Despite the significant benefit provided by portfolio margining, little has been done to encourage this practice. For example, market participants have been forced to endure a lengthy and cumbersome review process when seeking approval. Some market participants have had their applications under review for as long as one year and still have yet to be granted approval. A solution to this problem is long overdue and both Commissions need to work together to implement a formal process to approve portfolio margining programs so that market participants can implement such systems as quickly as possible. The Commissions should set a goal of formally establishing this review process by the time the clearing mandate becomes effective. While this is an ambitious goal, I think the benefits to market participants, and the reduction in systemic risk provided by portfolio margining, justifies the urgent timeline.
1 156 Cong. Rec., H5246 (daily ed. June 30, 2010) (statement of Rep. Peterson, Member, House Comm. on Agriculture).
2 Id. at H5248 (Letter from Chairman Christopher Dodd, S. Comm. on Banking, Housing, and Urban Affairs, and Chairman Blanche Lincoln, S. Comm. on Agriculture, Nutrition and Forestry).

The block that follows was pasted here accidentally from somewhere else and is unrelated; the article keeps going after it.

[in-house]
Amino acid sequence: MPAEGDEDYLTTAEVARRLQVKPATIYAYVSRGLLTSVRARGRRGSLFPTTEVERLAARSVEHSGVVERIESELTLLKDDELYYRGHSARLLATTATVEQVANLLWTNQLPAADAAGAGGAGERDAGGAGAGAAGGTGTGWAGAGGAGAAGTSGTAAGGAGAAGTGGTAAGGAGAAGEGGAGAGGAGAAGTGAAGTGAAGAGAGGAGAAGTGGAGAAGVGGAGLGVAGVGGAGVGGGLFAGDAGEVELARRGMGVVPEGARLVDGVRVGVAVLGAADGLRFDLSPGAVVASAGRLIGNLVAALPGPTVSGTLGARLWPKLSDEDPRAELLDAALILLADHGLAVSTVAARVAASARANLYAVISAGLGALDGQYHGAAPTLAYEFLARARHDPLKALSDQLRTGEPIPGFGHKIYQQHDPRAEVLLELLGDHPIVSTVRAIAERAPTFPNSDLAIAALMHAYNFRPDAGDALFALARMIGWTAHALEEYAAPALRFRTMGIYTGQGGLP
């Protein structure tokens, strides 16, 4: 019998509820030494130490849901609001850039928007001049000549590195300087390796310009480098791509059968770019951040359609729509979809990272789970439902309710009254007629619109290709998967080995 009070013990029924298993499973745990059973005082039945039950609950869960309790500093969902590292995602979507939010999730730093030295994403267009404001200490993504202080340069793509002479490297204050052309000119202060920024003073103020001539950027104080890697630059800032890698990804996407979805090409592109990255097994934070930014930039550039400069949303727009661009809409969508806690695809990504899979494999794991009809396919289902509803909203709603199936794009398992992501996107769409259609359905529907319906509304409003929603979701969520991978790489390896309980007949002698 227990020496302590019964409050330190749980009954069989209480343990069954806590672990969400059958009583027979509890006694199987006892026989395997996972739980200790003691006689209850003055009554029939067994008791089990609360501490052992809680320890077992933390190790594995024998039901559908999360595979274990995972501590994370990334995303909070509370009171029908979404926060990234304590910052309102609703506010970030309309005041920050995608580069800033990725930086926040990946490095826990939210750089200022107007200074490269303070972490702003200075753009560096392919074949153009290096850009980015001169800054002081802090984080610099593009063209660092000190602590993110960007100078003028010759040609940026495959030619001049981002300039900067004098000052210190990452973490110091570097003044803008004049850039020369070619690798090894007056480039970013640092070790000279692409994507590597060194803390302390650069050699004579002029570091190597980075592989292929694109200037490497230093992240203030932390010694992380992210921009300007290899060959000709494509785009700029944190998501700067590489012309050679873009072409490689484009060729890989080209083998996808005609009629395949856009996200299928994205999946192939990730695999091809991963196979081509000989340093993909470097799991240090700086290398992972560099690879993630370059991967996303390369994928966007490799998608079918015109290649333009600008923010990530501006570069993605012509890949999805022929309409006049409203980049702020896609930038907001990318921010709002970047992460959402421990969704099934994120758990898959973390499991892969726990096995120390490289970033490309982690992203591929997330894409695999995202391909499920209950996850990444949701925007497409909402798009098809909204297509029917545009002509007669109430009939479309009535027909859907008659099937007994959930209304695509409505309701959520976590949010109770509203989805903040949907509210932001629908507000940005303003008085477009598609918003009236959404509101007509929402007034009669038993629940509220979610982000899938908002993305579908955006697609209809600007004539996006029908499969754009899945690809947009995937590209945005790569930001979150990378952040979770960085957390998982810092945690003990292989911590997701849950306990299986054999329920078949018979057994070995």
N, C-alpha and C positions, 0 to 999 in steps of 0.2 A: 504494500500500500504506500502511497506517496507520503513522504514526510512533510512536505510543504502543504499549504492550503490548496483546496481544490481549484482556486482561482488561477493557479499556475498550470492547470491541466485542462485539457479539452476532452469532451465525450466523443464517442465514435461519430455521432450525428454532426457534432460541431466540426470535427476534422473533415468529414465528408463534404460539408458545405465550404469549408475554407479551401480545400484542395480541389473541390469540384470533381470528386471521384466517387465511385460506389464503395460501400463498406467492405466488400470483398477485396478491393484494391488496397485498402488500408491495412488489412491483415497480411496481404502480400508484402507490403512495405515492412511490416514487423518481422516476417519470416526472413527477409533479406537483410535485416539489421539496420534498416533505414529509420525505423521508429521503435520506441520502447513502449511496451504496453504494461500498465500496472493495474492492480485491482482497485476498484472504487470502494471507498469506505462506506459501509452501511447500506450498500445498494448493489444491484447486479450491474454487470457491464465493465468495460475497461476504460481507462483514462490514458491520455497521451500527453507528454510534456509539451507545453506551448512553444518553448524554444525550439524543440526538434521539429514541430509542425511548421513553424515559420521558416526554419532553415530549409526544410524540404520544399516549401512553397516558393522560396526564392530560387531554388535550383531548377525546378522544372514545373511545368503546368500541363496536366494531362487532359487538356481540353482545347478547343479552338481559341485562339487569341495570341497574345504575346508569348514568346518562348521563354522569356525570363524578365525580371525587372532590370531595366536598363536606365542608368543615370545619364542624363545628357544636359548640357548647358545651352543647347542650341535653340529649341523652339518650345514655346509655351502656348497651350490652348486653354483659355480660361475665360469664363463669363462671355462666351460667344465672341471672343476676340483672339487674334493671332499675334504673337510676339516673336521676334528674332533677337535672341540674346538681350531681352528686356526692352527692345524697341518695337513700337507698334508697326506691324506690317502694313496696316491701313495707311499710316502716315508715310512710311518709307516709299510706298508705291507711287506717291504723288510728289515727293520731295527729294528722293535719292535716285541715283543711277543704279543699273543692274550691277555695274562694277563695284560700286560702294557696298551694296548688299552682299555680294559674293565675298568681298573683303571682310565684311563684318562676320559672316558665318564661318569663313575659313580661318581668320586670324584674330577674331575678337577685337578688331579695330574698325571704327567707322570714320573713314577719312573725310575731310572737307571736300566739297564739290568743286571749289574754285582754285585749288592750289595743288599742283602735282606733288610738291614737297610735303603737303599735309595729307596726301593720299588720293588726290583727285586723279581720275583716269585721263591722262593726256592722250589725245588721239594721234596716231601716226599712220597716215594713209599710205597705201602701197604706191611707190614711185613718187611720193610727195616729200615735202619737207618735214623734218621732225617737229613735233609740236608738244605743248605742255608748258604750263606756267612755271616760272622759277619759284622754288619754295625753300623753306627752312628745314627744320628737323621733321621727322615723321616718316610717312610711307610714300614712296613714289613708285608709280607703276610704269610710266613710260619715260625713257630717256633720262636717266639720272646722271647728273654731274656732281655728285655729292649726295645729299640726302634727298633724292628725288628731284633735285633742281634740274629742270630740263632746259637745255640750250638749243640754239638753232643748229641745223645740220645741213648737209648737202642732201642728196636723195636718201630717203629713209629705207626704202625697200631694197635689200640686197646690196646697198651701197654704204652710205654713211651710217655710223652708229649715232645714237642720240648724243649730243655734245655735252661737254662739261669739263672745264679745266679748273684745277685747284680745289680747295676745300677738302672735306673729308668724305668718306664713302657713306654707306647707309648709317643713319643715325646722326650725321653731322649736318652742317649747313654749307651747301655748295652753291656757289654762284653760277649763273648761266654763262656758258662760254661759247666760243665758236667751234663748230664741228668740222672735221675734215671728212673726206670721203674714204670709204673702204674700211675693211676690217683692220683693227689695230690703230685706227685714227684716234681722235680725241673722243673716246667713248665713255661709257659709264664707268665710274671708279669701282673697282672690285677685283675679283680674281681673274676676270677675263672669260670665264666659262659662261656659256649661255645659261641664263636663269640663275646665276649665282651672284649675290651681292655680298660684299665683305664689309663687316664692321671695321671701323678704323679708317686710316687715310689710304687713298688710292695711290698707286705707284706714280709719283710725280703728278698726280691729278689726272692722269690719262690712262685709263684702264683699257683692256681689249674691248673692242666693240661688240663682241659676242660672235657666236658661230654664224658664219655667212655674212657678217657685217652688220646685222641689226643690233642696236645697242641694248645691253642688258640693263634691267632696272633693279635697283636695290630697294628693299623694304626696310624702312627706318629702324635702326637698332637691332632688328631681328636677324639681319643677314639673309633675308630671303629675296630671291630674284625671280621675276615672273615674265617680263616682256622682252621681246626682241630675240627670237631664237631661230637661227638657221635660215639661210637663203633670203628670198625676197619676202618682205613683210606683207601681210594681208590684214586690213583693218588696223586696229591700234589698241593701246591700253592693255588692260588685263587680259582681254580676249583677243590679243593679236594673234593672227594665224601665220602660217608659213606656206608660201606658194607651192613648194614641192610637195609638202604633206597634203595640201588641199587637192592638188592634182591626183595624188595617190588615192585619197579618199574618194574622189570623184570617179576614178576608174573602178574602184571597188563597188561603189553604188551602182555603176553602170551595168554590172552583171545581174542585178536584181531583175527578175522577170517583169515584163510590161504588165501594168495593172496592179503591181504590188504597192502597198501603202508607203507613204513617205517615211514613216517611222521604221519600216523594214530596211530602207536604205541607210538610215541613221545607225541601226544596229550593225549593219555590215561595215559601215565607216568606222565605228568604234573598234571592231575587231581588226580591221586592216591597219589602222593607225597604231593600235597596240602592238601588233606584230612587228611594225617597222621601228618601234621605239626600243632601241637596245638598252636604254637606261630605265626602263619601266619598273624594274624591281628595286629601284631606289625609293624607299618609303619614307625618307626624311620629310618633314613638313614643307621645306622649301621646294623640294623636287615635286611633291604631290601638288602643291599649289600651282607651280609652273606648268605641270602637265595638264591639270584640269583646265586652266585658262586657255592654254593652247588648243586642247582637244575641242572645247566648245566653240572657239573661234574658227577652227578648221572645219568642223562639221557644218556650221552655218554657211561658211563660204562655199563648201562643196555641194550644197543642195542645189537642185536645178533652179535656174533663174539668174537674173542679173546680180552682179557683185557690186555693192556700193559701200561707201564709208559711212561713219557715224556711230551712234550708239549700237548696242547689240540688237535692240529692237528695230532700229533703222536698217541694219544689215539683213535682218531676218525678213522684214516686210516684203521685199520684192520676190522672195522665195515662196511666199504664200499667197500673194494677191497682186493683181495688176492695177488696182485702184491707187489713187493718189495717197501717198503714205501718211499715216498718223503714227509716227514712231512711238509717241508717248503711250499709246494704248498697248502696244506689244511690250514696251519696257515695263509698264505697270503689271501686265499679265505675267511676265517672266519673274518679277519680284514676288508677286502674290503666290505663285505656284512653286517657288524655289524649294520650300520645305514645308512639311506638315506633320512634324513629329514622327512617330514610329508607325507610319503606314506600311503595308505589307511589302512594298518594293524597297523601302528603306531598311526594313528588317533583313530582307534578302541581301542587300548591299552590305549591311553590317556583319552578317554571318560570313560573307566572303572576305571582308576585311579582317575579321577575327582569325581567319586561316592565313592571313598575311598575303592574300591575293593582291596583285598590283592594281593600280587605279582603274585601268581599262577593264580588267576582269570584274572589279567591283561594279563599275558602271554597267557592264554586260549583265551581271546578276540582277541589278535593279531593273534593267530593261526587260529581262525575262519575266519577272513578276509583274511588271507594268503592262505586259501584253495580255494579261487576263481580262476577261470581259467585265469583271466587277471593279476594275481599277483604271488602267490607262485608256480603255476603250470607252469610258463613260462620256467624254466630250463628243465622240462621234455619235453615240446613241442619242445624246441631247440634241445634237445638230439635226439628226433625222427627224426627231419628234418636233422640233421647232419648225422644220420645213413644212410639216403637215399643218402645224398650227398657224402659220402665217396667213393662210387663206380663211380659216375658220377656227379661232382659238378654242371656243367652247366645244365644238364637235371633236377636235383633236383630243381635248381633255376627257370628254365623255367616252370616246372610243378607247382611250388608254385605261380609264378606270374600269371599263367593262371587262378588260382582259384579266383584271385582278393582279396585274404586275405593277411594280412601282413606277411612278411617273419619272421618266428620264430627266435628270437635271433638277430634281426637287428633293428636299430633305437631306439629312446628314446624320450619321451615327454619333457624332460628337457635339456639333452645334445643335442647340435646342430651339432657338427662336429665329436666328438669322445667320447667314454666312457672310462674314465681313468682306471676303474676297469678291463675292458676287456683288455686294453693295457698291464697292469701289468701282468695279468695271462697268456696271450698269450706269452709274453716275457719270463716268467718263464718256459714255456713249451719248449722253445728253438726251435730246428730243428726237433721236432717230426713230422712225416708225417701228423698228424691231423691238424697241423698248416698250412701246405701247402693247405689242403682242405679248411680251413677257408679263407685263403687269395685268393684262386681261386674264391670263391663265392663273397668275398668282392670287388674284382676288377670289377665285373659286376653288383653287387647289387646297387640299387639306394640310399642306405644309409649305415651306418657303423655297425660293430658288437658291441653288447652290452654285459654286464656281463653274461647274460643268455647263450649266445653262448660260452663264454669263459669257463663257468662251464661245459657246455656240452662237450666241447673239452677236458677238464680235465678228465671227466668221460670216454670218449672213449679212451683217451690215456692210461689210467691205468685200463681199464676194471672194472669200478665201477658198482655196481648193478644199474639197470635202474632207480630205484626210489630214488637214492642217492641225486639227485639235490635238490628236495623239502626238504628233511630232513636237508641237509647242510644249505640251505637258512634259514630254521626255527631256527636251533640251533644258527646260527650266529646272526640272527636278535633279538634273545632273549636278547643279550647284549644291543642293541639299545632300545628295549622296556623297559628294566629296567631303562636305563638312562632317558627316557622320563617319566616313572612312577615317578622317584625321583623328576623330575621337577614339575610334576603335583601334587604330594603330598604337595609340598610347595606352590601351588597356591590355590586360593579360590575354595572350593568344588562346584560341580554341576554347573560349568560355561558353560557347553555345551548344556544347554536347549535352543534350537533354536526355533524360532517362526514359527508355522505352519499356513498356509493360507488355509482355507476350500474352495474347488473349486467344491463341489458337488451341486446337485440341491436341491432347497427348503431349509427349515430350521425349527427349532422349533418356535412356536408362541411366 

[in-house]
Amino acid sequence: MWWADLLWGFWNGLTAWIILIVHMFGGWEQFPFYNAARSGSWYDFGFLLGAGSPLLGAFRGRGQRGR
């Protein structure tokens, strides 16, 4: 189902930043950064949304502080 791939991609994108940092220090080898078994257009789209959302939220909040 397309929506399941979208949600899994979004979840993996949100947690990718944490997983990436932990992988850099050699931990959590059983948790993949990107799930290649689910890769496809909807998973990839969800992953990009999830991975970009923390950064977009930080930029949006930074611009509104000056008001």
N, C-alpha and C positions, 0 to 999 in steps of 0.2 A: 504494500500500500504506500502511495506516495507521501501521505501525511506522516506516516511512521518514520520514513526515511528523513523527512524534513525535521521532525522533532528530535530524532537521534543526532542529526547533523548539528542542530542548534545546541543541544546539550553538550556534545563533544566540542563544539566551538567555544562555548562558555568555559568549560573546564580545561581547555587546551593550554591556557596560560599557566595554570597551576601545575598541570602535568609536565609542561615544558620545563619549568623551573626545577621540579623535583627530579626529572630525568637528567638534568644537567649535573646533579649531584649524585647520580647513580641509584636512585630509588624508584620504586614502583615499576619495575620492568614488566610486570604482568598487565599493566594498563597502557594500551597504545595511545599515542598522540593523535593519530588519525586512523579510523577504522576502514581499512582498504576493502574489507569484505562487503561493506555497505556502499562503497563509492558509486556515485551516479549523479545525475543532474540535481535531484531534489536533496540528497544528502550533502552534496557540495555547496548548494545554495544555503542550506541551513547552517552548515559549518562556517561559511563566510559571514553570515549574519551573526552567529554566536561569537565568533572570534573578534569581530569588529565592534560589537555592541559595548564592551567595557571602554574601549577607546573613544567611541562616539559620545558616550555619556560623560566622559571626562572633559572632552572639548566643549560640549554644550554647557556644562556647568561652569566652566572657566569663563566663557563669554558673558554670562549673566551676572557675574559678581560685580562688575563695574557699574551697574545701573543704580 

3 Volumetric optionality is permissible under the Commission’s final interpretation. One important element of the seven-part test is that the exercise of the volumetric option must be based primarily on physical factors, or regulatory requirements, that are outside of the control of the parties and are influencing demand for, or supply of, the nonfinancial commodity.
4 The CFTC has expanded its interpretation in a manner that is consistent with the entire body of CFTC legal precedent for futures, which includes the Statutory Interpretation Concerning Forward Transactions, 55 Fed. Reg. 39188 (Sept. 25, 1990) (commonly known as the “Brent Interpretation”), as well as other CFTC interpretations and relevant case law.
5 See Business Conduct Standards for Swap Dealers and Major Swap Participants Dealing with Counterparties, 77 Fed. Reg. 9734, 9822 (Feb. 17, 2012) (to be codified at 17 C.F.R. pts. 4 and 23).
6 See Further Definition of “Swap Dealer,” “Security-Based Swap Dealer,” “Major Swap Participant,” “Major Security-Based Swap Participant” and “Eligible Contract Participant,” 77 Fed. Reg. 30596, 30744-5 (May 23, 2012) (to be codified at 17 C.F.R. pts. 1 and 240).
7 Section 1a(49)(B) provides that, “A person may be designated as a swap dealer for a single type or single class or category of swap or activities and considered not to be a swap dealer for other types of classes, or categories of swap or activities.”
Last Updated: July 10, 2012